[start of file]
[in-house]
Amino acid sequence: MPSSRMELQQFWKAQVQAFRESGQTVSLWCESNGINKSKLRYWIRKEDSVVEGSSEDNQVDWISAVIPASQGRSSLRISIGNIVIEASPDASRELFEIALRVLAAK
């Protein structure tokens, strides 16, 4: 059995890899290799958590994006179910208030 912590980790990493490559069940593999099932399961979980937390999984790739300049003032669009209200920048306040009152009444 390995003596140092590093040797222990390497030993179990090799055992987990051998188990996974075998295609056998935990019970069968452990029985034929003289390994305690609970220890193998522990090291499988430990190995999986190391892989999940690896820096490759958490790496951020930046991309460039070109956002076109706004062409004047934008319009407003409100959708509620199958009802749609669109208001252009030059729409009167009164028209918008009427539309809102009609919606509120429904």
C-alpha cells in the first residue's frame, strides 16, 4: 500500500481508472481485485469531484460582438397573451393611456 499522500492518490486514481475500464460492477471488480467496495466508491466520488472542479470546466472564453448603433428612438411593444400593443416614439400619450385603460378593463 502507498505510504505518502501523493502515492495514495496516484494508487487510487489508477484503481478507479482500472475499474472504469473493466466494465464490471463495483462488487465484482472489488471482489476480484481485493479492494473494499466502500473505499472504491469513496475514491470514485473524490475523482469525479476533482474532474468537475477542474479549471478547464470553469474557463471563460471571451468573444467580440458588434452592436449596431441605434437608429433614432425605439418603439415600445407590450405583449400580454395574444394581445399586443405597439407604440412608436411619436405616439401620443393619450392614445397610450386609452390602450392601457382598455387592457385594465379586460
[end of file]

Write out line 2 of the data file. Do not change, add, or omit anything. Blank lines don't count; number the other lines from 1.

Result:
Amino acid sequence: MPSSRMELQQFWKAQVQAFRESGQTVSLWCESNGINKSKLRYWIRKEDSVVEGSSEDNQVDWISAVIPASQGRSSLRISIGNIVIEASPDASRELFEIALRVLAAK